Starting out with atomic number, on the left-hand side, we have an atomic number of 92 and of zero. So, our total is 92. Then, on the right, we have an atomic number of 56 and one of 36. Note that our three neutrons, because their atomic number is zero, don’t contribute to this sum. If we take 56 and add it to 36, we find a result of 92, which means that we have the same total atomic number on the left as we do on the right.

We can follow a similar process for the mass number, the number written to the upper left of these symbols. On the left-hand side of our equation, the total mass number is 235 plus one, or 236. And then, on the right, we have 144 plus 89 plus three times one. The reason we multiply one by three in this last term is because each individual neutron contributes one mass number and there are three of them, so three times one. If we add 144, 89, and three times one, we get a result of 236, which matches the value we found on the left-hand side. We see then that this nuclear equation is balanced; the atomic numbers and mass numbers on the left equal the atomic numbers and mass numbers on the right.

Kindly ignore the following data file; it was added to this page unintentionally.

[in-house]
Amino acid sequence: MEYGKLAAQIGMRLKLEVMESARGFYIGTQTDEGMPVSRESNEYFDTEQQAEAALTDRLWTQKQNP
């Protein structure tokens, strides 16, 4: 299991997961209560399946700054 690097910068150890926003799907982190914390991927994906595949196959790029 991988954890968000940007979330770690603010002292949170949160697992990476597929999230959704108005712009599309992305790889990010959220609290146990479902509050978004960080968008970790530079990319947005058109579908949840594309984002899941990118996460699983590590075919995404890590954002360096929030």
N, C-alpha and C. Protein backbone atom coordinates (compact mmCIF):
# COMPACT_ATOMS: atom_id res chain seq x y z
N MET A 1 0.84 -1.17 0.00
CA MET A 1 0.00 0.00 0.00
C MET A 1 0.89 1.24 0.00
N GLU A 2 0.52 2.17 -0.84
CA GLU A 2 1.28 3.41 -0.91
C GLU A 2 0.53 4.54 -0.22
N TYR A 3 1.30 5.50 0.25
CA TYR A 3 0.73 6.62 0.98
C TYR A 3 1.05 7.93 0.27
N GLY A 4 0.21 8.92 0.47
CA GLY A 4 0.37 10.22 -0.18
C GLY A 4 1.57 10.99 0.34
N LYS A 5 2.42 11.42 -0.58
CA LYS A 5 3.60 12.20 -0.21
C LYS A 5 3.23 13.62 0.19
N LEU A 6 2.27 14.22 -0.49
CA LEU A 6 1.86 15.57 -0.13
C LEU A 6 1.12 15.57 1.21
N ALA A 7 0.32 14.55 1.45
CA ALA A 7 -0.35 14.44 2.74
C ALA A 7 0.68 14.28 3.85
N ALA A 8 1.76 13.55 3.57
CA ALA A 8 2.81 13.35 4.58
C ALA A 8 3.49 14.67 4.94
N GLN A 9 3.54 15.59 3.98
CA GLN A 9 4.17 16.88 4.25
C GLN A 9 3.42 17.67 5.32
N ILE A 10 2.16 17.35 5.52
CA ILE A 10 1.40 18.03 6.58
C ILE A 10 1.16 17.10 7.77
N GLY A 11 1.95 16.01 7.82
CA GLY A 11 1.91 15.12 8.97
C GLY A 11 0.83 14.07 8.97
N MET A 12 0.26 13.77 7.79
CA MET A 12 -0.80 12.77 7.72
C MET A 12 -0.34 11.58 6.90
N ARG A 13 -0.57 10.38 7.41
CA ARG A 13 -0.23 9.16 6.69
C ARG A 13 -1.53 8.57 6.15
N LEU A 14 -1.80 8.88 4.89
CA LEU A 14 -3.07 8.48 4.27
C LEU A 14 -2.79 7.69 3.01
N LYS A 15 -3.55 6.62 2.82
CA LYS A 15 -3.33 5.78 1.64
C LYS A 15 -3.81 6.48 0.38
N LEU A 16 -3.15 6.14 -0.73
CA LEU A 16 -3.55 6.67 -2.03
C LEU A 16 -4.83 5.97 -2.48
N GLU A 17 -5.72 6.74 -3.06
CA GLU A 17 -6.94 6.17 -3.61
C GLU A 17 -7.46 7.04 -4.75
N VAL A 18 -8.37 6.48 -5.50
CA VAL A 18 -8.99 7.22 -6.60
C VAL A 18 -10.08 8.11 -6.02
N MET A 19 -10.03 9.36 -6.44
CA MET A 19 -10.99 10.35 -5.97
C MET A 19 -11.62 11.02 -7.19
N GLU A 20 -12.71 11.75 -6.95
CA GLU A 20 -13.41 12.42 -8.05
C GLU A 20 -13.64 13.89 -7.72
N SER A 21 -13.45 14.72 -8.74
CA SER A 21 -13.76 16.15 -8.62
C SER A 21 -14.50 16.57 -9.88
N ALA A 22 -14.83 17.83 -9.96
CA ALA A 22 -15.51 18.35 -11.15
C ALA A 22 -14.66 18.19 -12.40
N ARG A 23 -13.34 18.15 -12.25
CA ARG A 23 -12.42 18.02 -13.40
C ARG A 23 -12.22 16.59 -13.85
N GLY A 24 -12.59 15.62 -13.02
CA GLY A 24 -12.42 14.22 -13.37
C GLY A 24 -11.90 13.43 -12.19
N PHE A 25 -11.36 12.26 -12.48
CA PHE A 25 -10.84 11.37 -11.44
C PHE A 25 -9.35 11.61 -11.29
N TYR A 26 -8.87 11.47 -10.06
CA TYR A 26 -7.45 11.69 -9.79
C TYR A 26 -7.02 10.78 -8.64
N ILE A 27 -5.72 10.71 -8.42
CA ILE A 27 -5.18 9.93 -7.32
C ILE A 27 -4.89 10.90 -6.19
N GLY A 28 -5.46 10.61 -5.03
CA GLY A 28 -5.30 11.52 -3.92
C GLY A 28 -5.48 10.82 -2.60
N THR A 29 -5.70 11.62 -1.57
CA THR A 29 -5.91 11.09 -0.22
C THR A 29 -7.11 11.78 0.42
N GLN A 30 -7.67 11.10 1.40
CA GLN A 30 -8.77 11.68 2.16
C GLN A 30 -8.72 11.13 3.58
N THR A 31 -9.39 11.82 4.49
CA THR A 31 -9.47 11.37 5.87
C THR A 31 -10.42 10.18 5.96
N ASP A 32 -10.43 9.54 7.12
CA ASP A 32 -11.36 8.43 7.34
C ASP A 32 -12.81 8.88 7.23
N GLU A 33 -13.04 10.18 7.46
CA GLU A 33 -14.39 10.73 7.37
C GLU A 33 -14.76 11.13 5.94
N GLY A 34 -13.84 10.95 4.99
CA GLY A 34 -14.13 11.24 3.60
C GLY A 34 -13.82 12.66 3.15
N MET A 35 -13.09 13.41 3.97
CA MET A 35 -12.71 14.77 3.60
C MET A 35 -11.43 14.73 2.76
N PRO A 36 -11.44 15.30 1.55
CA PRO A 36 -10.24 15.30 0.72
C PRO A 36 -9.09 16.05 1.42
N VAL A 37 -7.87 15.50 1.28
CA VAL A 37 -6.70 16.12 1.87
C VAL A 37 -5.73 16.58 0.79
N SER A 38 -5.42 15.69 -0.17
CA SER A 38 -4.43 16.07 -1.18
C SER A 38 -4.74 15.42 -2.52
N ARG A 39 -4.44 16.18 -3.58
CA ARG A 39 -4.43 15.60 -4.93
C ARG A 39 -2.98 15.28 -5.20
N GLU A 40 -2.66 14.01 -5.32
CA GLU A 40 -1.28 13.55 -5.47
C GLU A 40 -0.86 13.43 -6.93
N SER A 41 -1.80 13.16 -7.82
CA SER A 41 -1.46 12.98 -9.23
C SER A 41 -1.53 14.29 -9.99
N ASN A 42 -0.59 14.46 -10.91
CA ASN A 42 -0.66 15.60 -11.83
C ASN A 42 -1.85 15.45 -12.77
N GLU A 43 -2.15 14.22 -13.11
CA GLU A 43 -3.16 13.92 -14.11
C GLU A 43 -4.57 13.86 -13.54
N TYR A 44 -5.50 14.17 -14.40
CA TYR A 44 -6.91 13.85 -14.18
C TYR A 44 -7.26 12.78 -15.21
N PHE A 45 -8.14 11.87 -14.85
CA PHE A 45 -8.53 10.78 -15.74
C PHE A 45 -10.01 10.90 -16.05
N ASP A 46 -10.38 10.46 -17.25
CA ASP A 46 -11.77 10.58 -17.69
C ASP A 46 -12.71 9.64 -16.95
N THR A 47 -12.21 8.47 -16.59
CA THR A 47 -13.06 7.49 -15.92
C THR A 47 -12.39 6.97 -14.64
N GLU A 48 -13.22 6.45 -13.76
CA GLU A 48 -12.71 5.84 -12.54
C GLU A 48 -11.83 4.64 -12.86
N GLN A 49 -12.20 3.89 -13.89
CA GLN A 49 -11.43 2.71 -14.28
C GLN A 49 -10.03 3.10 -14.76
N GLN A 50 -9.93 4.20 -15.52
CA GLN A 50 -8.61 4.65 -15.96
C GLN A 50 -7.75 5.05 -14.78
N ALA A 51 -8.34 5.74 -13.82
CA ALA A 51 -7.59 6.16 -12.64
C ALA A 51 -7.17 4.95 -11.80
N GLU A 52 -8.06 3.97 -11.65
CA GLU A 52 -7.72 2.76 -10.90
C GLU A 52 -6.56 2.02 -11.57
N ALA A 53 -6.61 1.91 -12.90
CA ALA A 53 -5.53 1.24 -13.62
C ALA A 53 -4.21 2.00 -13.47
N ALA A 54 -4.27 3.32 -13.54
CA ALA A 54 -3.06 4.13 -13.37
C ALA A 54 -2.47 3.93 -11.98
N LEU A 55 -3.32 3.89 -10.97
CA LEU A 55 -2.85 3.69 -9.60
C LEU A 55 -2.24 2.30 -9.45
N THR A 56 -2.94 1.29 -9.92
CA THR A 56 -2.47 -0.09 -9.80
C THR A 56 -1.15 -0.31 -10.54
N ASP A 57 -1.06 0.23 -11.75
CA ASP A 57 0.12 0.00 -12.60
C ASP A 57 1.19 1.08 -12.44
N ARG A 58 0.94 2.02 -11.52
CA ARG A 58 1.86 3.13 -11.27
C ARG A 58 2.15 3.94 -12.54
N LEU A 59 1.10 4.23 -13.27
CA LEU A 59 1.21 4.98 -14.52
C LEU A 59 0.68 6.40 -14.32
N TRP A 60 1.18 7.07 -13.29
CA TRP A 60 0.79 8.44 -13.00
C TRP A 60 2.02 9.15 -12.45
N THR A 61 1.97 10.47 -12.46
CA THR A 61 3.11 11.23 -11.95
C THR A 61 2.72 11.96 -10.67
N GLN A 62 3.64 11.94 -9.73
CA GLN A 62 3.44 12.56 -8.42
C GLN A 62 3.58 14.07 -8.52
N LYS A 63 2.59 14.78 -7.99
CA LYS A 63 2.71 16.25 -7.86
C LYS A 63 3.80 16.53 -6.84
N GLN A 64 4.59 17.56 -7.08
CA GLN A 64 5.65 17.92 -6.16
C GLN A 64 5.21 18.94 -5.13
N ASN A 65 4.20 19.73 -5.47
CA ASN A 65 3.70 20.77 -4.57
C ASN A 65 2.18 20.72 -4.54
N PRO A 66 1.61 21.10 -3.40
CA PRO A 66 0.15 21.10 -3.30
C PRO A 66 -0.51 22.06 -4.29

Now, if these three products, barium, krypton, and a few neutrons, were the only products from this fission reaction, then fission would be much less useful to us than it is. But actually, there’s another product, not one that contributes any atomic number or mass number but an important product nonetheless. Energy is also released in the fission process. So, if we imagine a uranium-235 chain reaction, then each one of those fission events that takes place will release some energy. And as the reaction grows and multiplies, more and more energy will be released.